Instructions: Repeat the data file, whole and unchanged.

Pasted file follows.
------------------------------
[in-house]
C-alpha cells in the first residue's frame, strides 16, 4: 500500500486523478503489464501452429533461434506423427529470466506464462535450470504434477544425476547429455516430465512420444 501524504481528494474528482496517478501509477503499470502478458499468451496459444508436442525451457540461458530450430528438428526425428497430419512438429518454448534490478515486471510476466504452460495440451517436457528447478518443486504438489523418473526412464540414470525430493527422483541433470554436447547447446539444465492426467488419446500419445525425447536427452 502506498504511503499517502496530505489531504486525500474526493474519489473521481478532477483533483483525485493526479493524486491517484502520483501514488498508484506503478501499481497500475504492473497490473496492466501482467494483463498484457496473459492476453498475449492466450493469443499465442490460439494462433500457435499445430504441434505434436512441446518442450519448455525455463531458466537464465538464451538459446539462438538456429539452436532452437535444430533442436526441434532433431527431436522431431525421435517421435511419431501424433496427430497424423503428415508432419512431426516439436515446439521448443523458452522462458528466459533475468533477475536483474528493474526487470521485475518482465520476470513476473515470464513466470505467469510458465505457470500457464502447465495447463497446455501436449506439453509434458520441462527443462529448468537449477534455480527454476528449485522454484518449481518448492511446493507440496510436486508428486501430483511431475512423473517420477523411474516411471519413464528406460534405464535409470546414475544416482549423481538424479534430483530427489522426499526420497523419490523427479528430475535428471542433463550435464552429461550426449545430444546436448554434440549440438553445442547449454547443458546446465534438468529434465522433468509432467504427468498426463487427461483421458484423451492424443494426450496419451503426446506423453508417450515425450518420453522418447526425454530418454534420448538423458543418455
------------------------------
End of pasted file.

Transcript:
[in-house]
C-alpha cells in the first residue's frame, strides 16, 4: 500500500486523478503489464501452429533461434506423427529470466506464462535450470504434477544425476547429455516430465512420444 501524504481528494474528482496517478501509477503499470502478458499468451496459444508436442525451457540461458530450430528438428526425428497430419512438429518454448534490478515486471510476466504452460495440451517436457528447478518443486504438489523418473526412464540414470525430493527422483541433470554436447547447446539444465492426467488419446500419445525425447536427452 502506498504511503499517502496530505489531504486525500474526493474519489473521481478532477483533483483525485493526479493524486491517484502520483501514488498508484506503478501499481497500475504492473497490473496492466501482467494483463498484457496473459492476453498475449492466450493469443499465442490460439494462433500457435499445430504441434505434436512441446518442450519448455525455463531458466537464465538464451538459446539462438538456429539452436532452437535444430533442436526441434532433431527431436522431431525421435517421435511419431501424433496427430497424423503428415508432419512431426516439436515446439521448443523458452522462458528466459533475468533477475536483474528493474526487470521485475518482465520476470513476473515470464513466470505467469510458465505457470500457464502447465495447463497446455501436449506439453509434458520441462527443462529448468537449477534455480527454476528449485522454484518449481518448492511446493507440496510436486508428486501430483511431475512423473517420477523411474516411471519413464528406460534405464535409470546414475544416482549423481538424479534430483530427489522426499526420497523419490523427479528430475535428471542433463550435464552429461550426449545430444546436448554434440549440438553445442547449454547443458546446465534438468529434465522433468509432467504427468498426463487427461483421458484423451492424443494426450496419451503426446506423453508417450515425450518420453522418447526425454530418454534420448538423458543418455